>>> session.save(BloodDonor(first_name='Abed', last_name='Nadir', age=29, blood_type='O+', gender='male'))
>>> session.save(BloodDonor(first_name='Shirley', last_name='Bennett', age=39, blood_type='O-', gender='female'))


>>> for donor in session.query(BloodDonor).filter(BloodDonor.first_name == 'Jeff'):
>>>    print donor
Jeff Jenkins (male; Age: 28; Type: O+)
Jeff Winger (male; Age: 38; Type: O+)

The above code uses the query() method of the session object to start a query on the BloodDonor collection. The filter function on a query object allows constraints to be added to the results returned. In this case all donors who have the name Jeff are being printed. The attributes of a Document subclass are used to access the names of fields in such a way that they generate query expressions which filter can use.

Multiple filters can be applied by chaining calls to filter or by adding comma-separated query expressions inside a single call. The following two examples return the same results:

>>> query = session.query(BloodDonor)
>>> for donor in query.filter(BloodDonor.first_name == 'Jeff', BloodDonor.age < 30):
>>>    print donor
Jeff Jenkins (male; Age: 28; Type: O+)
>>> query = session.query(BloodDonor)
>>> for donor in query.filter(BloodDonor.first_name == 'Jeff').filter(BloodDonor.age < 30):
>>>    print donor
Jeff Jenkins (male; Age: 28; Type: O+)

Instead of getting elements by iterating on the query, the one() and first() methods can be used. one returns the first result and raises an exception if there is not exactly one returned result. first returns the first result if there is one, and None if there is not one.

See also

Mongo Query Expression Language for all available types of query expressions


There are a number of methods available for updating results of a query ( rather than updating results by loading an object and re-inserting it). Here’s an example where my age changed and it turned out I had the wrong blood type:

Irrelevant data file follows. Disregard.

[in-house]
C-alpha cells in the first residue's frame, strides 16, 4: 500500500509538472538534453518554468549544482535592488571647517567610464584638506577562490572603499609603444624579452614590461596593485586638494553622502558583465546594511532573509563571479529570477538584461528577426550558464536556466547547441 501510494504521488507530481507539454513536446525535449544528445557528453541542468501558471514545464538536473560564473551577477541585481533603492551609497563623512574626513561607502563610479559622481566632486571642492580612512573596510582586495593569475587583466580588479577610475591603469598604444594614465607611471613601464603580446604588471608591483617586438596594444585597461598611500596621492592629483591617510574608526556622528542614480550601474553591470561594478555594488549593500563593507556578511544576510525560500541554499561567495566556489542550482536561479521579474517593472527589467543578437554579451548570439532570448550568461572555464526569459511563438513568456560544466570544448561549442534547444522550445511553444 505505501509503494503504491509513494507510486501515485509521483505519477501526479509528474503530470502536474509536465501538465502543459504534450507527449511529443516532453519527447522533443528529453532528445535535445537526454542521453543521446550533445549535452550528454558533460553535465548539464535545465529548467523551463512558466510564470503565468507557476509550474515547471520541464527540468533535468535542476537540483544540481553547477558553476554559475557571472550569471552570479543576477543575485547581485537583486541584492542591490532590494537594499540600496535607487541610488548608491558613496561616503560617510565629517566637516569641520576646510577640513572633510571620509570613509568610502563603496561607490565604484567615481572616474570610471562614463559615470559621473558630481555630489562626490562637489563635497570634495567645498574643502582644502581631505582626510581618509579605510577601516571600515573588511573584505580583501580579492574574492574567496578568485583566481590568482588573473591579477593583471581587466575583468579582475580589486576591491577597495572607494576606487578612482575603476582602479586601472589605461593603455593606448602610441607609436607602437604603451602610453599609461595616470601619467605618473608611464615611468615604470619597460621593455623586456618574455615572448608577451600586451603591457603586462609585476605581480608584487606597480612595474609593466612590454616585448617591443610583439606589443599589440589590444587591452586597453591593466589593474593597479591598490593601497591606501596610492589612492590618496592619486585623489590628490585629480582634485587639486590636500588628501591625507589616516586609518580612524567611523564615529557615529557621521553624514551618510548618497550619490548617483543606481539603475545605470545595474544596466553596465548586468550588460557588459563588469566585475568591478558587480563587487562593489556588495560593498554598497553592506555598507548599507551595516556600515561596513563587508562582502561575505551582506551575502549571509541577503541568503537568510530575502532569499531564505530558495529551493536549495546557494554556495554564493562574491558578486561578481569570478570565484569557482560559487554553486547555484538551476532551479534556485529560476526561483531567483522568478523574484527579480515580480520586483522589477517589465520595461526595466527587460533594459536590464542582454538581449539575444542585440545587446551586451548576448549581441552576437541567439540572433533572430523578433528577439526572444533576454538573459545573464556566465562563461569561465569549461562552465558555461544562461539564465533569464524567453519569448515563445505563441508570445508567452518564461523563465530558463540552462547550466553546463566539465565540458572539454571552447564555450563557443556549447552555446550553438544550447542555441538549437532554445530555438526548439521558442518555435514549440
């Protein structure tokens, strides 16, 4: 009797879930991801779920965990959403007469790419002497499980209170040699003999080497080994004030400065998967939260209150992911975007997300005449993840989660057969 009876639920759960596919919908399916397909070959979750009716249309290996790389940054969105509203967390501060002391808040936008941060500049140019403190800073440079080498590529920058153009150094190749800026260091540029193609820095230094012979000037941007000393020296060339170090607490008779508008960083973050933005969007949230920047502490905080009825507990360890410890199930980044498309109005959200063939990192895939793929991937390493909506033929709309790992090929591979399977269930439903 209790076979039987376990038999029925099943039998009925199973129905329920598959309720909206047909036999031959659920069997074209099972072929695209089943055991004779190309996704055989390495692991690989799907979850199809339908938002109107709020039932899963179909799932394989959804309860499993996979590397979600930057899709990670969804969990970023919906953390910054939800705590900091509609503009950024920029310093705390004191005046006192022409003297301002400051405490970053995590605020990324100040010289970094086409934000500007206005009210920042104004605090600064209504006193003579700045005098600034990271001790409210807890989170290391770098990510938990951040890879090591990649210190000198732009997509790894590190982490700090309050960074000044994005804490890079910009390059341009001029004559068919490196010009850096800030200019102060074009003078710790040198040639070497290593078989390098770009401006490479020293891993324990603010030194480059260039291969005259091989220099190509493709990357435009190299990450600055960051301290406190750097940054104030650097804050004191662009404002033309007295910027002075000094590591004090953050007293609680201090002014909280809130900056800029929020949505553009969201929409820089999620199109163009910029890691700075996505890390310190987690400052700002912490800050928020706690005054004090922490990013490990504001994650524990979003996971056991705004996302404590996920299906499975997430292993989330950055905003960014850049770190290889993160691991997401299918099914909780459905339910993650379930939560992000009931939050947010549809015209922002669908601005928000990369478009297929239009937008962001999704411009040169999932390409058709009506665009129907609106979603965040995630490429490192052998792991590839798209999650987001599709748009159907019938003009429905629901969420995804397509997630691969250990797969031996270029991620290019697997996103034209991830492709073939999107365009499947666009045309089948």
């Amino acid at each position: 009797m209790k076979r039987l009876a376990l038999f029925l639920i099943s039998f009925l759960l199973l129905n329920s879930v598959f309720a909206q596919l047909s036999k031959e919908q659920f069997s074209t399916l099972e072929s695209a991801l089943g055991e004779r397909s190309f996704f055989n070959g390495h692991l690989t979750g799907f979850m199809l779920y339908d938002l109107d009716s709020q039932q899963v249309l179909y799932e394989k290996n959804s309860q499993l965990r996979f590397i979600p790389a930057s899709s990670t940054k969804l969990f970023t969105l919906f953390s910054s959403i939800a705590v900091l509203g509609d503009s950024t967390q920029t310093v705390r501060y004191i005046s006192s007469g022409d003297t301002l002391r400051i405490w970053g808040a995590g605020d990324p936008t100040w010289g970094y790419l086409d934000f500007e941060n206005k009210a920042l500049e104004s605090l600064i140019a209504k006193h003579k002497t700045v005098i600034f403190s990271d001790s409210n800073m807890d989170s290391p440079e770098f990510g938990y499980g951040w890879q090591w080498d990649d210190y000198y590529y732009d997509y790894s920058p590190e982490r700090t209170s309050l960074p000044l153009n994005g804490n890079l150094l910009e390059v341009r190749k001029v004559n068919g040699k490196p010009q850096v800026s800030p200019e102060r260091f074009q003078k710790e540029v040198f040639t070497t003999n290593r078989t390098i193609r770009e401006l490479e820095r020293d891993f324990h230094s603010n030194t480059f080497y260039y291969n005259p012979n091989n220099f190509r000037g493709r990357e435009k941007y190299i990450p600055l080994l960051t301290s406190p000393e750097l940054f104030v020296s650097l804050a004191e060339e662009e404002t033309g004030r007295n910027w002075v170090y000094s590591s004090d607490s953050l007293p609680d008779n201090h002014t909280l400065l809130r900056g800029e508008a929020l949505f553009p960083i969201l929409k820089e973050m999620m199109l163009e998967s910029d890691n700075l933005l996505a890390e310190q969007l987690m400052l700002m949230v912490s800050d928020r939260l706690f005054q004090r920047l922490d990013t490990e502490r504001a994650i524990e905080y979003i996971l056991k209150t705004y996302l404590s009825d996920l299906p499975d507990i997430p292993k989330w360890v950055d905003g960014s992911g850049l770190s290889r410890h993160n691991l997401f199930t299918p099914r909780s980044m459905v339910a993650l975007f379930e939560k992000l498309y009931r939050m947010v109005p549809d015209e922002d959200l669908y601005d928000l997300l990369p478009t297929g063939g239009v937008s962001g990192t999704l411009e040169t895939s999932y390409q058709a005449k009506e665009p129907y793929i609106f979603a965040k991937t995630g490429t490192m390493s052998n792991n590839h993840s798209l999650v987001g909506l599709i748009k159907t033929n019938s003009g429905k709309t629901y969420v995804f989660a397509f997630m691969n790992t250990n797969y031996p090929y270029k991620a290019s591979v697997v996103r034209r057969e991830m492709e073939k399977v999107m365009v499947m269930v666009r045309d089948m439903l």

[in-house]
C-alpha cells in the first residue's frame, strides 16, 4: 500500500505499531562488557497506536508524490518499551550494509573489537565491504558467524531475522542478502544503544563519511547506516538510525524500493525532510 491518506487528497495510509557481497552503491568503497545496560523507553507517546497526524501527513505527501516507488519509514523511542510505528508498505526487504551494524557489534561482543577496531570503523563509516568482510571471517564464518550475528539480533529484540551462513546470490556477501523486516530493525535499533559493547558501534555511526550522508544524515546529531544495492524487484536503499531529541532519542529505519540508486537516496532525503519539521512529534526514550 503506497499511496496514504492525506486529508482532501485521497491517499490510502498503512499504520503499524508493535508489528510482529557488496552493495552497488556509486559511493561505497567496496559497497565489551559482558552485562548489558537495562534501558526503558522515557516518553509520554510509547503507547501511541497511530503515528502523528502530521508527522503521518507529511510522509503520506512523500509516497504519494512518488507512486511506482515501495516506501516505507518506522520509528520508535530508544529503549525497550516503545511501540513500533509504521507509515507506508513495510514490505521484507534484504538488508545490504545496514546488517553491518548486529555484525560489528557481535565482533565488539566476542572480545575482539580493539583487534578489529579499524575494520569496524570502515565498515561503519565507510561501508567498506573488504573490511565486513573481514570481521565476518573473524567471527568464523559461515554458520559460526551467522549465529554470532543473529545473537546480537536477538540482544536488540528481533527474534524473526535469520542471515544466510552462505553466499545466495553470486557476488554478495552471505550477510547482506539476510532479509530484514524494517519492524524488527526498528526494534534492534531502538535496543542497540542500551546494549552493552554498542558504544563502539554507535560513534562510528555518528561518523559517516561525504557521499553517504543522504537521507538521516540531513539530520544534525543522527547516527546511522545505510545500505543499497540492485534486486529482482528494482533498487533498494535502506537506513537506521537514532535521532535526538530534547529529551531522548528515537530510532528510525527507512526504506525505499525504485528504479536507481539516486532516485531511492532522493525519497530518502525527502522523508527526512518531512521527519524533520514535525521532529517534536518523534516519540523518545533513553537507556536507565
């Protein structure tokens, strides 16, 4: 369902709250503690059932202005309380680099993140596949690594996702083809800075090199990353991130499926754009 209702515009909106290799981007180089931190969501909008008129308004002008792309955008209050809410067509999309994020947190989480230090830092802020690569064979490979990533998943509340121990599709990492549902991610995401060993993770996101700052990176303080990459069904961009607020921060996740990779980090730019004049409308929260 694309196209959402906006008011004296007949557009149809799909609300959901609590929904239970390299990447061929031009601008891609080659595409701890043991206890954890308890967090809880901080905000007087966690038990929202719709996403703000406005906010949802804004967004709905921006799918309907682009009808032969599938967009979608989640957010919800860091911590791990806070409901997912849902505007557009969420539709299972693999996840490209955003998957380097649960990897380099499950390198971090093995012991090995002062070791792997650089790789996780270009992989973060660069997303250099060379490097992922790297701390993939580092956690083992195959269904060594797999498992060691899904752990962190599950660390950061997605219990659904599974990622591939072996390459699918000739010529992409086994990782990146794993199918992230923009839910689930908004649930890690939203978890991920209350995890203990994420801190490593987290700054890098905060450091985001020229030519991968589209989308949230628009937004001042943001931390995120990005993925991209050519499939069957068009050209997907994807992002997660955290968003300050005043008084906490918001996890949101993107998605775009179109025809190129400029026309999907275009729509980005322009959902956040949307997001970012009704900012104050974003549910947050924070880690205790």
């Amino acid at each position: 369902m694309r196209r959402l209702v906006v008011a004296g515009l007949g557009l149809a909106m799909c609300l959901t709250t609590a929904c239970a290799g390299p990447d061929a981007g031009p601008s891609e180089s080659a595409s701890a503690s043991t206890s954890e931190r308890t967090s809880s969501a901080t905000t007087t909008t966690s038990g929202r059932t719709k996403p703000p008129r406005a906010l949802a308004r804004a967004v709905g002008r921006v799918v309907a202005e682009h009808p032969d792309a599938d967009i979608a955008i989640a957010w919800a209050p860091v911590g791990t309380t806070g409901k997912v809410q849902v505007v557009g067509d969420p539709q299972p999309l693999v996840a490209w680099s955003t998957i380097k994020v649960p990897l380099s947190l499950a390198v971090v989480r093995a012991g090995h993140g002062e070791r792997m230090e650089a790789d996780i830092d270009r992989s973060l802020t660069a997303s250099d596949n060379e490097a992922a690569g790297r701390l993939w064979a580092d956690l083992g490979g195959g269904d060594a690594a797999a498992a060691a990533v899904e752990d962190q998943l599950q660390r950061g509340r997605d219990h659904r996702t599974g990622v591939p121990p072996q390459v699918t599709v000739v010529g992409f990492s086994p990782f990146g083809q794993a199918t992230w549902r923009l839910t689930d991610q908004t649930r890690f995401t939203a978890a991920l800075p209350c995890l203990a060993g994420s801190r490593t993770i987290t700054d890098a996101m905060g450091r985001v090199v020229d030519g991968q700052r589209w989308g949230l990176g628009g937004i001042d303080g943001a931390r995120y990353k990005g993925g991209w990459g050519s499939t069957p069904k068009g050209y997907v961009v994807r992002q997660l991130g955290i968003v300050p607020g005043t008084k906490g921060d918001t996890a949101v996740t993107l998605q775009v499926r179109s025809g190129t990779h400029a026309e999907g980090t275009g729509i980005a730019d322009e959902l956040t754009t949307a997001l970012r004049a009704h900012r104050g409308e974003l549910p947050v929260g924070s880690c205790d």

>>> query = session.query(BloodDonor).filter(BloodDonor.first_name == 'Jeff', BloodDonor.last_name == 'Jenkins')
>>> query.inc(BloodDonor.age, 1).set(BloodDonor.blood_type, 'O-').execute()
>>> query.one()
Jeff Jenkins (male; Age: 29; Type: O-)

inc() and set() are two of the methods which can be used to do updates on a query. Once an update method has been called on a query any further chaining is on a UpdateExpression, so no further filtering of results will be possible. The execute() method causes the update to actually happen in the database.

It is also possible to call update() on the session to automatically update a particular object with an update command instead of either saving the object again (which is synchronous) or constructing the update expression yourself as above.

By default all fields use the set operation to update their values, but that can be overriden by passing the on_update operator to the field constructor, or a keyword argument to update. The value of these arguments is currently a string with the mongo operation you want to do instead. For example, IntField(on_update='$inc') is an IntField which will increment when update is called. Session.update is still experimental, so watch out for side-effects

See also



still to come!